Q: Setting is also quite important and in many cases it becomes like a character itself. What tools of the trade did you use in your writing to bring the setting to life?

There’s several settings here—but the prevailing setting is that of the Army culture itself. The use of specific language, cultural tropes, and illustrative anecdotes or scenes helps to communicate that to an audience that may not have served in the military. Try to tell larger truths about the setting or culture in small, focused ways. For example, there’s a scene where our characters arrive in Afghanistan on a big command base. Instead of being greeted by enemy fire and soldiers around them ready for combat, they’re screamed at for minor uniform infractions. That scene tells a lot about the culture and the situation, and what’s to come for our characters.

Q: Did you know the theme(s) of your novel from the start or is this something you discovered after completing the first draft? Is this theme(s) recurrent in your other work?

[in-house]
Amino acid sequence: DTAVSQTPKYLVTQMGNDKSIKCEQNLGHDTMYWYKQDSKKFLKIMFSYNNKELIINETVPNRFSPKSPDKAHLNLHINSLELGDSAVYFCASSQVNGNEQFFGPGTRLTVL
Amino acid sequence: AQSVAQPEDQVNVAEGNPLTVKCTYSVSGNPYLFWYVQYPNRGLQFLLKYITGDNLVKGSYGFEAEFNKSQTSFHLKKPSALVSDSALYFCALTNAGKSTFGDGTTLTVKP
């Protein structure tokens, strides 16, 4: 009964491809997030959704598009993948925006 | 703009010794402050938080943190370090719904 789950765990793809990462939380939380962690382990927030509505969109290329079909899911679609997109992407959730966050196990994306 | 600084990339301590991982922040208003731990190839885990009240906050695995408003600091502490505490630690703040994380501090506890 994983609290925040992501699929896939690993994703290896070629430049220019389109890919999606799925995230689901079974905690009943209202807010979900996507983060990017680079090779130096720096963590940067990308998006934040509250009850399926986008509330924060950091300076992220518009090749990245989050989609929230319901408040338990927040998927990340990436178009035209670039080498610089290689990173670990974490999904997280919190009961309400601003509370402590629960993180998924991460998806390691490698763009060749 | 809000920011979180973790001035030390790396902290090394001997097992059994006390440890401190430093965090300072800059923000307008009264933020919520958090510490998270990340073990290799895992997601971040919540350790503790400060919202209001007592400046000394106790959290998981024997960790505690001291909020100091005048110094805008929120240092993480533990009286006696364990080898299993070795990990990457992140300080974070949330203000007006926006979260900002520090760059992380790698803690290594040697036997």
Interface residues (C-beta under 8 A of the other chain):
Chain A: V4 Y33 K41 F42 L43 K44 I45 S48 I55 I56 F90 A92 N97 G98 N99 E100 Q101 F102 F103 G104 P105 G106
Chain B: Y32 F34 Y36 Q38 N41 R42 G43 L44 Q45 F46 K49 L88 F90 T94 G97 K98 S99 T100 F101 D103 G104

The broader theme is that war is stupid—on several levels. I knew that going in, and my characters and plot didn’t disappoint in that regard.

Q: Where does craft end and art begin? Do you think editing can destroy the initial creative thrust of an author?

Editing should refine the creative thrust. If it compromises it, it’s not really editing, it’s revision. That said, authors need to know when to throw out those lines or scenes they really love—we can convince ourselves something is really good when it is in fact unnecessary or even distracting.

Q: What three things, in your opinion, make a successful novelist?

1) The novelist finishes a novel. 2) The novelist is open to intense but fair criticism to make the book better. 3) The novelist keeps writing, and keeps improving.